Remember to check that you have accurately assessed the late person’s estate,                  including all of their savings and investments.  Has each bank given details of all                accounts, including ISA’s and shares?  Close any accounts including credit cards. Did the      deceased have any life insurance policies? Are there any ‘Trusts’ involved? ‘Trusts’ would      impact on death duty as to how much is owed to IHT.  Are there items, such as                  property, that you need to get professionally valued? Overseas property would require a      local solicitor and a notary in that country.  Usually a second separate will is made for          foreign properties as in Spain for example, and death tax on property sold could be due      in that country.

All probate applicants will need to complete and return a PA1P form, and then you will        need to use a separate form depending on whether or not inheritance tax is due. This is      the IHT400 tax return form for estates that are liable for inheritance tax (above                  £325,000), or the IHT205 form for estates that are not liable.

Tip: most of these forms can be filled out online (PA1P) here and use the search cell to find the other IHT forms: https://www.gov.uk/government/publications/form-pa1p-apply-for-probate-the-deceased-had-a-will

7. Once your paperwork has been submitted, you will be required to attend a formal              interview and swear an affidavit stating that all of the information that you have                provided is true. This is carried out in front of an appointed Notary, or at a solicitor’s          office.

8. Pay any inheritance tax. Provided that everything is in order and that HMRC accepts            your valuation, any IHT due on the estate must now be paid. This is a requirement of          getting the grant of probate. If there are sufficient funds in any of the deceased’s bank        accounts to cover the amount due, you should be able to make a direct payment to            HMRC. Most UK banks permit this on receipt of an IHT 423 form. Where the estate              assets are tied up in shares or property, HMRC will accept the owed IHT in stage                payments and only requires 10% of the total due in advance. Check there is enough in        the deceased’s main account to pay for the IHT due. Pay off any associated debts – and      note that money owed in joint names will be the sole survivor’s responsibility to settle.

If there isn’t enough money, you’ll have to pay out of your own pocket and recoup the        money from the estate after probate – or take a loan from a bank.

9. The next steps of administering the estate involve gathering in all the assets you have        identified, and distributing them as indicated in the will. Once probate has been                  granted, most institutions will release funds without delay. Any money received from          another account should be paid into the late person’s main account, so there is a paper      trail at all times. Alternatively, you may have to set up an executor’s account if there is        no account available.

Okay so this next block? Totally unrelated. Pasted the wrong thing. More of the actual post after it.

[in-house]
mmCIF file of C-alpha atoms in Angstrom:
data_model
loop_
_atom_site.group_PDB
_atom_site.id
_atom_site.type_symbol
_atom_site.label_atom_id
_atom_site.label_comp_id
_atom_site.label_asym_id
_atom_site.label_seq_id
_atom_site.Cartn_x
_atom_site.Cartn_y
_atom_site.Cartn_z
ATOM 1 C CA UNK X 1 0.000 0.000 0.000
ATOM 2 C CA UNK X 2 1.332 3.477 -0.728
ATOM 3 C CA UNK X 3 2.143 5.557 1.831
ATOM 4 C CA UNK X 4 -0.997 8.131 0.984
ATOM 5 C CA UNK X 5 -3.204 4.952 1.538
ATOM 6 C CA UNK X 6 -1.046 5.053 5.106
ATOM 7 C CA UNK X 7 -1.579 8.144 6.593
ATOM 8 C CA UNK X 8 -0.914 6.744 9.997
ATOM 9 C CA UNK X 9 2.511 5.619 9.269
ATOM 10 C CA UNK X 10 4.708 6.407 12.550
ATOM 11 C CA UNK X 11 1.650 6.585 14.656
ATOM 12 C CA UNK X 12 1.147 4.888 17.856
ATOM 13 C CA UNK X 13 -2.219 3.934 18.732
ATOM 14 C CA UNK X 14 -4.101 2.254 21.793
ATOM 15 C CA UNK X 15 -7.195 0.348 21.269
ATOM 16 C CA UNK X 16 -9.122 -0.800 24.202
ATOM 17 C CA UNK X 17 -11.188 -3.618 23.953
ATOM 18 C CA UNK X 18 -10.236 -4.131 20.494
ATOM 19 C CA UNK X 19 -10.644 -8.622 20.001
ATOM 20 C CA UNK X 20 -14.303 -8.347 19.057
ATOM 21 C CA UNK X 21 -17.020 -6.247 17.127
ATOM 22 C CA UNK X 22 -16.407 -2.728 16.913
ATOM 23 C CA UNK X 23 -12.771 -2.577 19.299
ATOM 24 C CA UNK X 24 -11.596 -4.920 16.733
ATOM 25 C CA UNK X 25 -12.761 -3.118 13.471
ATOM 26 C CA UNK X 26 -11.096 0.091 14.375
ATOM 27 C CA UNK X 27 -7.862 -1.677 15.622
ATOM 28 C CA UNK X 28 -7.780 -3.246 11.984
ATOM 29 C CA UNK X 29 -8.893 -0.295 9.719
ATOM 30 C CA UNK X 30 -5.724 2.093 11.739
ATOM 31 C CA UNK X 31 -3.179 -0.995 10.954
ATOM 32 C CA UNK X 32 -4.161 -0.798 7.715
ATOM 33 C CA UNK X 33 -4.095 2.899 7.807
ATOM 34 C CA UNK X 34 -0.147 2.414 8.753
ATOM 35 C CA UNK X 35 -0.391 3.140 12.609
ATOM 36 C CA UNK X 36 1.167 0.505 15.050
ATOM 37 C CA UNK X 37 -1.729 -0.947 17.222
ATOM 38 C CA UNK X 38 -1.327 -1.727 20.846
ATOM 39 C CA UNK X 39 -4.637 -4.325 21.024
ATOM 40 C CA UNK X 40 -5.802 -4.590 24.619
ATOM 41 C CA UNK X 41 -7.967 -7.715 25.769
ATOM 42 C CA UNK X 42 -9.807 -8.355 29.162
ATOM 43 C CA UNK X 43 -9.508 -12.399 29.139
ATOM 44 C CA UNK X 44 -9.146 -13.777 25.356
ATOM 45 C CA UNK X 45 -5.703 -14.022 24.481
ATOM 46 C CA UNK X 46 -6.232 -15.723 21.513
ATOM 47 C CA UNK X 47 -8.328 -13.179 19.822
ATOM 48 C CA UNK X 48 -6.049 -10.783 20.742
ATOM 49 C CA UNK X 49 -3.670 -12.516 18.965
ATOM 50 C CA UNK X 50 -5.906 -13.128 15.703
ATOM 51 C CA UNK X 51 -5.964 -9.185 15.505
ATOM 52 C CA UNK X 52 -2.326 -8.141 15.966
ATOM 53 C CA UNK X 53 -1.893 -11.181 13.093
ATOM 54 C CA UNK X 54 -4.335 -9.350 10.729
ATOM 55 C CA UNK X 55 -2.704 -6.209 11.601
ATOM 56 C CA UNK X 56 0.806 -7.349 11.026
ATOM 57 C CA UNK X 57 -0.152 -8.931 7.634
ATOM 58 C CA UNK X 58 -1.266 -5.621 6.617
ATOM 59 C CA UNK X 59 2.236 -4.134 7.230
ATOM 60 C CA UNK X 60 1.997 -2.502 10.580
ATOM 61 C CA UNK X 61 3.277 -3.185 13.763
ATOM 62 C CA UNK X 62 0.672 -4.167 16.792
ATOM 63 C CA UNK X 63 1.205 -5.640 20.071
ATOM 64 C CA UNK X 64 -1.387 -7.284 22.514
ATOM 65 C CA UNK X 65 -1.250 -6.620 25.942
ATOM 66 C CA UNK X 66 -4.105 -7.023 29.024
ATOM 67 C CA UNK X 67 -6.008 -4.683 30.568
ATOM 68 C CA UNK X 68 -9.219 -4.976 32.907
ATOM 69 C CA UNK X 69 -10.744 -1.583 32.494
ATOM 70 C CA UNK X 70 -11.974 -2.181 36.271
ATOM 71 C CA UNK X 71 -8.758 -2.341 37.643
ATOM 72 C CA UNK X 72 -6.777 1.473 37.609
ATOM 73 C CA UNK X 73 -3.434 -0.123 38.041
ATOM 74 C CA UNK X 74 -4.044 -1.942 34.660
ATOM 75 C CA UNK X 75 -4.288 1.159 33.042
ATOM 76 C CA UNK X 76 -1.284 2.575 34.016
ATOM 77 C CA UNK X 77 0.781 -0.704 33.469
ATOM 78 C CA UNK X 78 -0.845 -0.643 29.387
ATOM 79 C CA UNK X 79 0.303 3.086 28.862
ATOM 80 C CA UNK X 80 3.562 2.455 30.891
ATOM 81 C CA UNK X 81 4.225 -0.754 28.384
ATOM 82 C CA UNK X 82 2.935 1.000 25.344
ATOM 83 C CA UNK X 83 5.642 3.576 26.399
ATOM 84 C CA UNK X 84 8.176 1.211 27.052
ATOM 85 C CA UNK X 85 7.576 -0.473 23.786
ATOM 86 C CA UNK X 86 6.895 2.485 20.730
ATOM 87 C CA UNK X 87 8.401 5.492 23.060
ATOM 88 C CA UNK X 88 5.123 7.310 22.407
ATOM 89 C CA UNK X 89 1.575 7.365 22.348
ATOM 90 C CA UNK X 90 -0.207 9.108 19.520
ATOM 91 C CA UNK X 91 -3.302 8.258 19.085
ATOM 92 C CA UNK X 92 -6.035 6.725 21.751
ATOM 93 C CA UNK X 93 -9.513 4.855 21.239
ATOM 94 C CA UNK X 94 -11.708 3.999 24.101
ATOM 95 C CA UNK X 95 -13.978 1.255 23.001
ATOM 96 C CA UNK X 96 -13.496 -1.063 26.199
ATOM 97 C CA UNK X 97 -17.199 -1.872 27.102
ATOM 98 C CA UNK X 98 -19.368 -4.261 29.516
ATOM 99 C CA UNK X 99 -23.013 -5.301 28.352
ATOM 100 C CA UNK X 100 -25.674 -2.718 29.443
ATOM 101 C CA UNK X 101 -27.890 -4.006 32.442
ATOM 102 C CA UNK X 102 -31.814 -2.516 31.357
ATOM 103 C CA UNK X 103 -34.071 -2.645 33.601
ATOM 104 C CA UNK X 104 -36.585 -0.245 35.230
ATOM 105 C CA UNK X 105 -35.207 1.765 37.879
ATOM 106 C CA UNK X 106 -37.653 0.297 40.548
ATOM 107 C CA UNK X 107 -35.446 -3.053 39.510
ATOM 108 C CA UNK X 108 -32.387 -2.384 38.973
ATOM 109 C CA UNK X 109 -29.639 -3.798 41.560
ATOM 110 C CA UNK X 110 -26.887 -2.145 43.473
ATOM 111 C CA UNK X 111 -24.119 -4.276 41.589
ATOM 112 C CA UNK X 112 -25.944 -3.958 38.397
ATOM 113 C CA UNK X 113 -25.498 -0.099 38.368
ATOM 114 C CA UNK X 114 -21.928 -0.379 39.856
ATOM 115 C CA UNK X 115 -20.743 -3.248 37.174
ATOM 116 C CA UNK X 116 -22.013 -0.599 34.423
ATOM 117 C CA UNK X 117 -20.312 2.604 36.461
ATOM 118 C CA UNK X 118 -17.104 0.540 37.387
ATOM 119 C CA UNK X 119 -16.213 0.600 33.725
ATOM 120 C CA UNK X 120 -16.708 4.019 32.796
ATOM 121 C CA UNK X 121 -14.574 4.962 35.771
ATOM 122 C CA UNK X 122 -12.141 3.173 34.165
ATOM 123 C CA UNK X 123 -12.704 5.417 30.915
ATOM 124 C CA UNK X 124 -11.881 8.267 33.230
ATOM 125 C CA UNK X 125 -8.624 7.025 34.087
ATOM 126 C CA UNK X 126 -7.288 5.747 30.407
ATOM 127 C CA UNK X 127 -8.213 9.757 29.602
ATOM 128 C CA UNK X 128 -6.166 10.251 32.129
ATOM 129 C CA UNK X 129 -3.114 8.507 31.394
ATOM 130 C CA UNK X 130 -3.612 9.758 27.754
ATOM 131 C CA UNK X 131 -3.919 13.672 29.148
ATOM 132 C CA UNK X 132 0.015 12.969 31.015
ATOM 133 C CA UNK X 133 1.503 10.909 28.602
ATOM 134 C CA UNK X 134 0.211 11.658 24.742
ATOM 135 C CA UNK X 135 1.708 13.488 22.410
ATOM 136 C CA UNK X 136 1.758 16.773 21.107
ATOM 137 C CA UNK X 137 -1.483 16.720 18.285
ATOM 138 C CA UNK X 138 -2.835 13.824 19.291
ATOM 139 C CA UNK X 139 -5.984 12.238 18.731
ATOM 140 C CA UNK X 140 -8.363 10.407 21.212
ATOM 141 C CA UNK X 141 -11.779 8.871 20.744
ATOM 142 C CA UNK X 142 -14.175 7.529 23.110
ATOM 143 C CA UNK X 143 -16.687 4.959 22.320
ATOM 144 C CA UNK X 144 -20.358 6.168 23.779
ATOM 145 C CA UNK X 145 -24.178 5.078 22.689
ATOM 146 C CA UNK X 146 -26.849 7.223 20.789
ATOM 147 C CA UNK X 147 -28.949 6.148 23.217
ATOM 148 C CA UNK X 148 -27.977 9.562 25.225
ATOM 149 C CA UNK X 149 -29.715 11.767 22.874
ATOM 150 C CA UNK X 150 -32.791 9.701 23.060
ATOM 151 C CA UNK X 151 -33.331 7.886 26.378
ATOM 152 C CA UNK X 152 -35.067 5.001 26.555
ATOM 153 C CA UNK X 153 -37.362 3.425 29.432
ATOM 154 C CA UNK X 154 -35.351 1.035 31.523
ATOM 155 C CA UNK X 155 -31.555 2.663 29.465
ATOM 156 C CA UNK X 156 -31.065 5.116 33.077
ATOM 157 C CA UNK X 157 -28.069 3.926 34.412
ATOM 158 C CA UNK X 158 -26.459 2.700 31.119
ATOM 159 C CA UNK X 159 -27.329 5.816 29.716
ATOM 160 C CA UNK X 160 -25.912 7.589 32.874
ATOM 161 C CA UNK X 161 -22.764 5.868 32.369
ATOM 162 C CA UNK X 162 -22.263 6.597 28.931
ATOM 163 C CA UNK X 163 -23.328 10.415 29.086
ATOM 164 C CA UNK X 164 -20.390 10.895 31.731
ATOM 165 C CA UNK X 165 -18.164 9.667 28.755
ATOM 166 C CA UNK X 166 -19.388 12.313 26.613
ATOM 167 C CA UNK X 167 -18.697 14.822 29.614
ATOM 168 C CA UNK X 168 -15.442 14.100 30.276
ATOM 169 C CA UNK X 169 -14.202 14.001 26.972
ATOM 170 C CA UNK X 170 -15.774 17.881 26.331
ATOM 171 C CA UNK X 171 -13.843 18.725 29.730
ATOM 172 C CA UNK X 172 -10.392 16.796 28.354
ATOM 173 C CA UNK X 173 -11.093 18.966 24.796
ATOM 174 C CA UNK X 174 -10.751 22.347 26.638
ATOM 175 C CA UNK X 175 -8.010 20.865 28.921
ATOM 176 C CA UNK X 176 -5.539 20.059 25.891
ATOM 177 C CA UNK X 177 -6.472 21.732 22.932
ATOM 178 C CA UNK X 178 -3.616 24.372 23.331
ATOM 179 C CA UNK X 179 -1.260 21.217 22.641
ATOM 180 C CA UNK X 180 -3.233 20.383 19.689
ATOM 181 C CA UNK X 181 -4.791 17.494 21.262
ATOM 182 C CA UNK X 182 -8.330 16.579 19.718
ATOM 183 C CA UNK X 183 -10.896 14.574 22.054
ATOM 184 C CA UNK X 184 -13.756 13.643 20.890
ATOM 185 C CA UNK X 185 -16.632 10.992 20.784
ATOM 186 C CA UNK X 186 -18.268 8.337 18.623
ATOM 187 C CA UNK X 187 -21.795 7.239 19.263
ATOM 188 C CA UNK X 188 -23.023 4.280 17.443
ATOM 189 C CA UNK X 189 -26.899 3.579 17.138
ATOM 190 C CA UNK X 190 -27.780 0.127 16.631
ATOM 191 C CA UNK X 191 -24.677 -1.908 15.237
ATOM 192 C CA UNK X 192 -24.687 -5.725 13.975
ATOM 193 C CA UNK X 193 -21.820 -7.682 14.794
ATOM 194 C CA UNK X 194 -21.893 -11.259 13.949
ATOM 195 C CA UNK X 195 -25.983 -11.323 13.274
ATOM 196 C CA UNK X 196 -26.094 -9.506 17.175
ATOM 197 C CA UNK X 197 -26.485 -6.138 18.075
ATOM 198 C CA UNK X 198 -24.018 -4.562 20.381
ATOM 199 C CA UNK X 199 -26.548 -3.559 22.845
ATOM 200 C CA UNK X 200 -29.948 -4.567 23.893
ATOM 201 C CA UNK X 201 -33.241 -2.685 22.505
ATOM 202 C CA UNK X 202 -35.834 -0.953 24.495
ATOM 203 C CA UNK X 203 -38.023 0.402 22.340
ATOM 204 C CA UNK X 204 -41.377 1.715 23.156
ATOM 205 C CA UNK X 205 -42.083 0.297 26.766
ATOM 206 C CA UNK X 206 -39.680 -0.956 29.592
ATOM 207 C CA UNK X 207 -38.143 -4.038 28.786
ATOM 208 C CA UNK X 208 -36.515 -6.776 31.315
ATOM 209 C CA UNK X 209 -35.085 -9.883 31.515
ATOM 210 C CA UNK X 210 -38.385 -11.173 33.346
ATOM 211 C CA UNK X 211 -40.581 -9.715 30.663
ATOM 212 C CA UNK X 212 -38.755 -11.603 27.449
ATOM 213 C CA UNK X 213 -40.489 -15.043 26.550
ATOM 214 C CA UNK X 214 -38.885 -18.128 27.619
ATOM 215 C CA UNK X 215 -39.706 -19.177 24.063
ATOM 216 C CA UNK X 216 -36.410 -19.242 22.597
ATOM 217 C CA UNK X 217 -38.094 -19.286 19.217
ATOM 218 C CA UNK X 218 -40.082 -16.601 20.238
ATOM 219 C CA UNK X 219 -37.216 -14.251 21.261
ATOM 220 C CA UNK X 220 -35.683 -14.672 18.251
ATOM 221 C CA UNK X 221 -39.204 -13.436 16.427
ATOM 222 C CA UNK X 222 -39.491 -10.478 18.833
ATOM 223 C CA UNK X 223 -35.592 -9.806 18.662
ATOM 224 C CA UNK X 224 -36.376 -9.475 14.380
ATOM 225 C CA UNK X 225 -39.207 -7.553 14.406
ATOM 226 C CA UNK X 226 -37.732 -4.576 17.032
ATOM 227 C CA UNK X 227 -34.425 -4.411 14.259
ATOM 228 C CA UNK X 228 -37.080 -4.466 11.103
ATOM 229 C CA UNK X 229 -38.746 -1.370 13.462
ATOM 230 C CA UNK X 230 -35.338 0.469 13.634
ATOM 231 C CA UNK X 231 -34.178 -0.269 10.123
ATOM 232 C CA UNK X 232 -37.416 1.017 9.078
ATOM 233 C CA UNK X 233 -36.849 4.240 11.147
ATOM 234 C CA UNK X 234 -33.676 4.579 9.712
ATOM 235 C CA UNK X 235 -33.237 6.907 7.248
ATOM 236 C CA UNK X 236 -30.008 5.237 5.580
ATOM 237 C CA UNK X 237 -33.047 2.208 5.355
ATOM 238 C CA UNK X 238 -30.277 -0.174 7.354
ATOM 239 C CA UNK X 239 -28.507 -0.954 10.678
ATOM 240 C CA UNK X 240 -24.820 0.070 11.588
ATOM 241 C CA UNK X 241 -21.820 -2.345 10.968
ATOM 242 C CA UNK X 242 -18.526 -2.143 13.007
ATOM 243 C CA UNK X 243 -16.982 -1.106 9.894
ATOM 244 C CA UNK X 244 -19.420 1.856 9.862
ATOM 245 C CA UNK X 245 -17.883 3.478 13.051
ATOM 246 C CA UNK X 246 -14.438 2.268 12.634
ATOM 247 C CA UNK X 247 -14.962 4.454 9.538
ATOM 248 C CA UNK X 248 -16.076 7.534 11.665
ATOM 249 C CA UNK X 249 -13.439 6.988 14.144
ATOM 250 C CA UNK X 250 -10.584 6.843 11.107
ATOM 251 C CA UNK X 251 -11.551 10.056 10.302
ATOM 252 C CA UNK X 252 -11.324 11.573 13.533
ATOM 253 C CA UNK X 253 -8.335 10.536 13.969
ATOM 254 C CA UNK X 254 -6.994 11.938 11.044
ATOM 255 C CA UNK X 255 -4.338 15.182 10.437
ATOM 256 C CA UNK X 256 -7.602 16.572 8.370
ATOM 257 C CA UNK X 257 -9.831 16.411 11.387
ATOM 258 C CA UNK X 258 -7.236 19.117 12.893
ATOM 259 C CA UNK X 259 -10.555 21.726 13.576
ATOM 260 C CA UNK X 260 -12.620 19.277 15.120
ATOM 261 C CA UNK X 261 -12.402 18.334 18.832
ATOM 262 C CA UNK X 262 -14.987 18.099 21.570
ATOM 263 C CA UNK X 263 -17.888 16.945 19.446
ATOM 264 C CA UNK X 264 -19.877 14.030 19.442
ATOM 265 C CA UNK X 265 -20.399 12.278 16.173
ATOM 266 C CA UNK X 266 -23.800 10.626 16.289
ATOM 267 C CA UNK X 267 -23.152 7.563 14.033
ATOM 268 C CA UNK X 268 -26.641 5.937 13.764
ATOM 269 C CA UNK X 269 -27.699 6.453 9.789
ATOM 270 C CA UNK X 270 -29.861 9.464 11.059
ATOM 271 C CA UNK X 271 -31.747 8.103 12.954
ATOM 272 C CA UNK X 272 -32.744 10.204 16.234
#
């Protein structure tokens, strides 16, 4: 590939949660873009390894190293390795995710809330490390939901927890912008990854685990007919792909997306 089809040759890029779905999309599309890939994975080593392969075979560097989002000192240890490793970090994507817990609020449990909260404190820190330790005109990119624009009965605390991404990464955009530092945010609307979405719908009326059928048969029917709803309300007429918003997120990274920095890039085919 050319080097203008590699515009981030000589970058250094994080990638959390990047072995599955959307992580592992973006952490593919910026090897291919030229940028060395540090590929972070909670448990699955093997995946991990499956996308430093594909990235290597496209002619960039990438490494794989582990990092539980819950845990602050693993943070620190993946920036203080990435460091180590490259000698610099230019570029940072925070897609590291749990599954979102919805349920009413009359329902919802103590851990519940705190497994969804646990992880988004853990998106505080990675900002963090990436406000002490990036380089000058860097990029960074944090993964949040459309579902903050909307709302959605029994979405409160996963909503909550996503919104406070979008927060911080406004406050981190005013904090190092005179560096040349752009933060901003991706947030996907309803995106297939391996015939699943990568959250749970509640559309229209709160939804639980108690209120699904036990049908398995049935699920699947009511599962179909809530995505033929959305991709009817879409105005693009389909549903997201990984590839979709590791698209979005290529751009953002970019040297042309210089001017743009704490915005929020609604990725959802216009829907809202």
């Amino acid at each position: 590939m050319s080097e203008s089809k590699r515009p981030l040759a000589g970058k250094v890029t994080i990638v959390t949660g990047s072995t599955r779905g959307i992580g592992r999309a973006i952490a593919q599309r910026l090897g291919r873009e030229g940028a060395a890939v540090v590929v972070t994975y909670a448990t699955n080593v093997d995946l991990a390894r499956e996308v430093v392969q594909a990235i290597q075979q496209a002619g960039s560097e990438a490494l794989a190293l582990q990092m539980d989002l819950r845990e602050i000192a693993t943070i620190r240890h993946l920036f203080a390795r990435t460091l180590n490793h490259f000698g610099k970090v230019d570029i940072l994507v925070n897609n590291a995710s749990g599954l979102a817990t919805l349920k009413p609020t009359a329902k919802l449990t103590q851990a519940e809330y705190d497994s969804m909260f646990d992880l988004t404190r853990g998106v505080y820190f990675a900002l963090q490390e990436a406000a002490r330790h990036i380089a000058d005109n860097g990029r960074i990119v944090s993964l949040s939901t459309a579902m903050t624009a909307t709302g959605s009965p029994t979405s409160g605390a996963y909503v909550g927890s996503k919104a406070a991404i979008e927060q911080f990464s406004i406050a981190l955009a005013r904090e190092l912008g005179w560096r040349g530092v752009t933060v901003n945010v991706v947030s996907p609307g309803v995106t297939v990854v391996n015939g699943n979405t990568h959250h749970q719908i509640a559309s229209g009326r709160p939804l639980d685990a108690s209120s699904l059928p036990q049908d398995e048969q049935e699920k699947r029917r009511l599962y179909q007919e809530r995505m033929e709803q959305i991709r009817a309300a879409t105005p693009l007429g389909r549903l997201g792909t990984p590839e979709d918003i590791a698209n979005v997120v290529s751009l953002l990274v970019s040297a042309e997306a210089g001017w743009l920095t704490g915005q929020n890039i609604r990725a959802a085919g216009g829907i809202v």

Tip: to speed up the process, when you apply for Grant of Probate it is worthwhile to pay for extra certified copies (and copies of the death certificate), as there will be more than one official institute requiring verification.

10. Once you have received grant of probate, you should also consider advertising for any        unknown creditors to step forward. If you don’t do this, then you could be held                  personally liable for any unidentified outstanding debts. Place a notice in the local free        paper or most common is in the national ‘Gazette’ (the official public record for notices        publication). They usually charge a nominal fee: you can often choose to create a PO          box, so your personal address isn’t made public.

11. Once you have received all of the funds due, for example the sale of a house, you can        make appropriate payments to each of the beneficiaries and creditors. When                      distributing assets, remember to verify; have you identified all beneficiaries and                  creditors? Have you made a good faith effort to contact all persons concerned with the        estate? Have you paid all the estate taxes and debts due?

12. The last task is to prepare a set of final accounts. These estate accounts should include        all money received and paid out and you need to keep these with supporting                      paperwork for at least one year (the legal limitation period for any third party claim            against the estate).

You should arrange to keep the main records of how these valuations were worked out        relating to the estate.  HMRC can ask to see records up to 20 years after Inheritance        Tax (IHT) is paid.

Download Official Probate Forms

Simple Probate Checklist

Citizens’ Advice

Probate Explained

What is Inheritance tax?

After a Death – The People You Need to Tell At Once